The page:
Circulating aggregated platelets in coronary artery disease

Jacob Fuchs, Itzhak Weinberger, Zvi Rotenberg, Henry Joshua, Avi Almozlino, Jacob Agmon

Research output: Contribution to journalArticlepeer-review

Abstract

Circulating aggregated platelets were assessed in 30 patients with stable angina, 22 with unstable angina and 50 with acute myocardial infarction (AMI). Fifty healthy volunteers and 20 noncardiac patients served as controls. One milliliter of venous blood was separated into 2 solutions: 1 composed of ethylenediamine tetraacetic acid (EDTA) and formalin containing reversible and irreversible aggregates and 1 composed of EDTA alone containing irreversible aggregates only. By direct microscopic readings the percentage of platelets forming aggregates/ 1,000 counted platelets was determined in the 2 solutions. The number of reversibly aggregated platelets was estimated by subtracting the percentage of aggregated platelets in the second solution from that in the first solution. In patients with stable angina the percentage of aggregated platelets was higher than in control subjects (15 ± 4% vs 7 ± 2%, p < 0.001). Most aggregated platelets (72% and 76%, respectively) were irreversibly aggregated. In the unstable angina group the percentage of aggregated platelets was similar to that of the AMI group (24 ± 13% and 24 ± 10%) and significantly higher than in the stable angina group. Only 11% and 17% of aggregated platelets in patients with stable angina and AMI were irreversibly aggregated and 89% and 83% of them were reversibly aggregated. Participation of platelets in the pathogenesis of unstable angina and AMI may be related to the early reversible phase of platelet activation.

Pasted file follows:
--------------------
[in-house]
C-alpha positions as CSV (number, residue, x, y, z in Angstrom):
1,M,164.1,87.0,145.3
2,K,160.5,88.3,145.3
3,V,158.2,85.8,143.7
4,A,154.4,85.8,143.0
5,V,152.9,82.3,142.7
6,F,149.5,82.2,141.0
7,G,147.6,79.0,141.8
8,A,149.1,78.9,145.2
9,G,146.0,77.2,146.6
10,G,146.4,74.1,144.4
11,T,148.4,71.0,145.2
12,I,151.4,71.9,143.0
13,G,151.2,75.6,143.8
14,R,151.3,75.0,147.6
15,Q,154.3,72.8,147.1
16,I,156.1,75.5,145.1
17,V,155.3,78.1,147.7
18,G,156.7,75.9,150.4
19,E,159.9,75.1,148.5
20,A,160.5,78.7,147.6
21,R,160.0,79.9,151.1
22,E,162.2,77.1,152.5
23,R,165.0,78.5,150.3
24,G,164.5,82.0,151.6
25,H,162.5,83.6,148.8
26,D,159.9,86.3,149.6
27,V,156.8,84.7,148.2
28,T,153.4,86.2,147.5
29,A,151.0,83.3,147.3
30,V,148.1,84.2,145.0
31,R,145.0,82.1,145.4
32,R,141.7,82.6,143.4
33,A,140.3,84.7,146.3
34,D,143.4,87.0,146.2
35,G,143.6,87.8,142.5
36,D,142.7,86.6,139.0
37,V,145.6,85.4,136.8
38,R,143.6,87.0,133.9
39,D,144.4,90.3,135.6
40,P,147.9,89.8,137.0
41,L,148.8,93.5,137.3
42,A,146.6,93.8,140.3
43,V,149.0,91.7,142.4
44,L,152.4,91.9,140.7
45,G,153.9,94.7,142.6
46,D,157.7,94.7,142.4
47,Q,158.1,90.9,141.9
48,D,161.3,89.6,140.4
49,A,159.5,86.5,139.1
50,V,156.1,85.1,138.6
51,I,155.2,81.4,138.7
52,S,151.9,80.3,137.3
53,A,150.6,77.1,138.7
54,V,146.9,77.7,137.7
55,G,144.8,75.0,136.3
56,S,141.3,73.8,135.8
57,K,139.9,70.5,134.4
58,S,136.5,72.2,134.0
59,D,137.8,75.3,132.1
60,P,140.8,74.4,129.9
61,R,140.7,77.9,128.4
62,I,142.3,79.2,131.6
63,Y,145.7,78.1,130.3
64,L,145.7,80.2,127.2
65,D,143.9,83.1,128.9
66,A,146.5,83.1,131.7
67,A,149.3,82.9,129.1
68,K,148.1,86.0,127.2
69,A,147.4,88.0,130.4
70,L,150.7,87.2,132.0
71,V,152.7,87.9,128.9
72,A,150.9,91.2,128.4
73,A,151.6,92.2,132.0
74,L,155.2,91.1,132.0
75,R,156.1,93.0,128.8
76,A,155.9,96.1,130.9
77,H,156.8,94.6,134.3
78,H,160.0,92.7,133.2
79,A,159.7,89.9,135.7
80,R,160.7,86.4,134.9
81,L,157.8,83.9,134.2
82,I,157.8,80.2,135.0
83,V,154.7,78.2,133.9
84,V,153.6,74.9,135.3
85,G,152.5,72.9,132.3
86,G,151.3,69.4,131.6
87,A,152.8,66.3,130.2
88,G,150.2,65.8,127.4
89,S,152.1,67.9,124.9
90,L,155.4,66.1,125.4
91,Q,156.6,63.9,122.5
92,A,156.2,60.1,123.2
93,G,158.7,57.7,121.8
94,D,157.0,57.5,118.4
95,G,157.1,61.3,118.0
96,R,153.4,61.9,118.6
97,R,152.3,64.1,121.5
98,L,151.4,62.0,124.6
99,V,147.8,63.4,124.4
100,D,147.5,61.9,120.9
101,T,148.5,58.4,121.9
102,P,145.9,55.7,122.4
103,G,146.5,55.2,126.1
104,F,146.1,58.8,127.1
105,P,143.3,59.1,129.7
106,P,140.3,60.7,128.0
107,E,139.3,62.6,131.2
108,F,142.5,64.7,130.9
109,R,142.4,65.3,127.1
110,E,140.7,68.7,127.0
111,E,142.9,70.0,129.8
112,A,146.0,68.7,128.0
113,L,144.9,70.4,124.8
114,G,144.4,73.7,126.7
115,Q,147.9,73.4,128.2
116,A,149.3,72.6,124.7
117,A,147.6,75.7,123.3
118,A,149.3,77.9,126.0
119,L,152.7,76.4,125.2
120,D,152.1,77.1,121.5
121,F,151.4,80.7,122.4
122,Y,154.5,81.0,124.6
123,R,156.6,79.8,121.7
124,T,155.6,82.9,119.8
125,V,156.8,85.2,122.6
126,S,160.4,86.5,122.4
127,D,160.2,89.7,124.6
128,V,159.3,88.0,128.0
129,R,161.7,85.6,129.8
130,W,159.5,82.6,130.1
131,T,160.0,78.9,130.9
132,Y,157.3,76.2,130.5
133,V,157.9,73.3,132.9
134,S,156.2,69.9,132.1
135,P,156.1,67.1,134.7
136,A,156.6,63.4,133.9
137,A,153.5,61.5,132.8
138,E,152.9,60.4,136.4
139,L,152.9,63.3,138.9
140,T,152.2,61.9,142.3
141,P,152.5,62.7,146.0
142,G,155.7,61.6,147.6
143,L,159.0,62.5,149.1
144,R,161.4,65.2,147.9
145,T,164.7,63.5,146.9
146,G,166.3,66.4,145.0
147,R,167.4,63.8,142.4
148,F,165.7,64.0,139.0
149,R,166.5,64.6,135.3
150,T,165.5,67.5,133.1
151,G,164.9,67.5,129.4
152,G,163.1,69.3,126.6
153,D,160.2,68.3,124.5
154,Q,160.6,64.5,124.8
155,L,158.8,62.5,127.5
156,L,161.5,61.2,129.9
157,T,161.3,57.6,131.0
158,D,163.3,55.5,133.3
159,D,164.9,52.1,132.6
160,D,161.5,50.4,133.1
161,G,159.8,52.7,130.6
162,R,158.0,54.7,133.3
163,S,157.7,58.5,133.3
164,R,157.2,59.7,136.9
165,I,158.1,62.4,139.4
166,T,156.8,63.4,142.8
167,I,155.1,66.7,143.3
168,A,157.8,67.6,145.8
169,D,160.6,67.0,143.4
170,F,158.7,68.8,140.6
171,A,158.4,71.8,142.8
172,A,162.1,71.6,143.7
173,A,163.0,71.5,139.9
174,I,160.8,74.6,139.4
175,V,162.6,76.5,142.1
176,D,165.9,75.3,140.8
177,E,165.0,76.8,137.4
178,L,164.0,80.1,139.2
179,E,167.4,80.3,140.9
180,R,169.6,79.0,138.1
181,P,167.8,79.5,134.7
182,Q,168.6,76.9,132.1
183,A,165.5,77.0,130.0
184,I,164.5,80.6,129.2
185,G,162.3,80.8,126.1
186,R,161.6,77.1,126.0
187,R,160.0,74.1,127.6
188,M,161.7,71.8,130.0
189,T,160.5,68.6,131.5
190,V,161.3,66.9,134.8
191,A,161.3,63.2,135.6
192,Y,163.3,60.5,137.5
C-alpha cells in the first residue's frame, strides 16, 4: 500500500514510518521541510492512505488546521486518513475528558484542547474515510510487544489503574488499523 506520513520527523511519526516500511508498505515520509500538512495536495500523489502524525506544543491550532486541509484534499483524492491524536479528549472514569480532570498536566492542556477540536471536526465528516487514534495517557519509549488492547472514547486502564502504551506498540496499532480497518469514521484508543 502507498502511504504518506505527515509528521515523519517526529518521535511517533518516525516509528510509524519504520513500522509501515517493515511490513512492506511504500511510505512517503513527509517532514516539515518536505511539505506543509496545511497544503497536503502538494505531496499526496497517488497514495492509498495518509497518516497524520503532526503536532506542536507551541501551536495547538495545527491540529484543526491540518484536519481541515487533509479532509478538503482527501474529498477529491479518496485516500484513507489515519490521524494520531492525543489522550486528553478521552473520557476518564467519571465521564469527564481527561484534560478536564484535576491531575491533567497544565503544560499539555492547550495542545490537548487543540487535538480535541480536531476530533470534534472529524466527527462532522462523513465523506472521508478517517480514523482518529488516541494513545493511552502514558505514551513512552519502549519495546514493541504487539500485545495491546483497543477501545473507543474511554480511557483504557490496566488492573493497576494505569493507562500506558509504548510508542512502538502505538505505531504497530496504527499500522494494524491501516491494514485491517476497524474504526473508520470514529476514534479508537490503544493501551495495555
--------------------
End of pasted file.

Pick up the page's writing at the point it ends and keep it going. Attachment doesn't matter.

Original languageEnglish
Pages (from-to)534-537
Number of pages4
JournalAmerican Journal of Cardiology
Volume60
Issue number7
DOIs
StatePublished - 1 Sep 1987

Fingerprint

Dive into the research topics of 'Circulating aggregated platelets in coronary artery disease'. Together they form a unique fingerprint.

Cite this